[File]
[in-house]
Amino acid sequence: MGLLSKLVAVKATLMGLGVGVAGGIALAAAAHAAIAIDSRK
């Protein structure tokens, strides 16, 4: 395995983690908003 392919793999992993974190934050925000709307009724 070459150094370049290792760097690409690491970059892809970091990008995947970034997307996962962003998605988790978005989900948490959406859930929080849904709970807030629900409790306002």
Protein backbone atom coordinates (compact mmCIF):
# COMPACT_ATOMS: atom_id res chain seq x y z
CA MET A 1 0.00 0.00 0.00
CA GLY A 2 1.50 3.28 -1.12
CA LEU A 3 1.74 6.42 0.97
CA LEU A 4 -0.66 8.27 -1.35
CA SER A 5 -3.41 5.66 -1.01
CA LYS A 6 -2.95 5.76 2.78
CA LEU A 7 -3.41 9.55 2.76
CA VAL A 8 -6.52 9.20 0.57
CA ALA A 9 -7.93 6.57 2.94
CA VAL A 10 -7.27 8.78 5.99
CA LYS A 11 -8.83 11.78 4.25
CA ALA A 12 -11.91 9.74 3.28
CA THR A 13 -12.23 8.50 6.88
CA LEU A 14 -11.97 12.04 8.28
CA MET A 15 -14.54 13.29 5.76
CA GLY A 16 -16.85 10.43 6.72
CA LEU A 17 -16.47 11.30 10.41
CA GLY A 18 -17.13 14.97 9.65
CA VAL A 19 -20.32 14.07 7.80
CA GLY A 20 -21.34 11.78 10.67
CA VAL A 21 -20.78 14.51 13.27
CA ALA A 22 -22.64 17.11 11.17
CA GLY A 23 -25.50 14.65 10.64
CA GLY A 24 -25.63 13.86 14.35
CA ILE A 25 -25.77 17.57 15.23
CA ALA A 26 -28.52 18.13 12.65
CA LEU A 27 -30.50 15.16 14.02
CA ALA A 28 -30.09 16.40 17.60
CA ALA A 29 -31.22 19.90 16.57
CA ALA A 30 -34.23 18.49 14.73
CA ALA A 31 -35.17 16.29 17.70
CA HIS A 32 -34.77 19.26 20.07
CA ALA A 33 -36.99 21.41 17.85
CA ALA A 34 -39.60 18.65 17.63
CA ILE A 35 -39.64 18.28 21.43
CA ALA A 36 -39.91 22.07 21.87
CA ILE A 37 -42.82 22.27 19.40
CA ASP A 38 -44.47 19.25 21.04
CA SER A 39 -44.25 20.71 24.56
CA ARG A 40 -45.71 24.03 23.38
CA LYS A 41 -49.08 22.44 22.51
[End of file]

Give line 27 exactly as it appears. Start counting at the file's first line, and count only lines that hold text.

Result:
CA ALA A 22 -22.64 17.11 11.17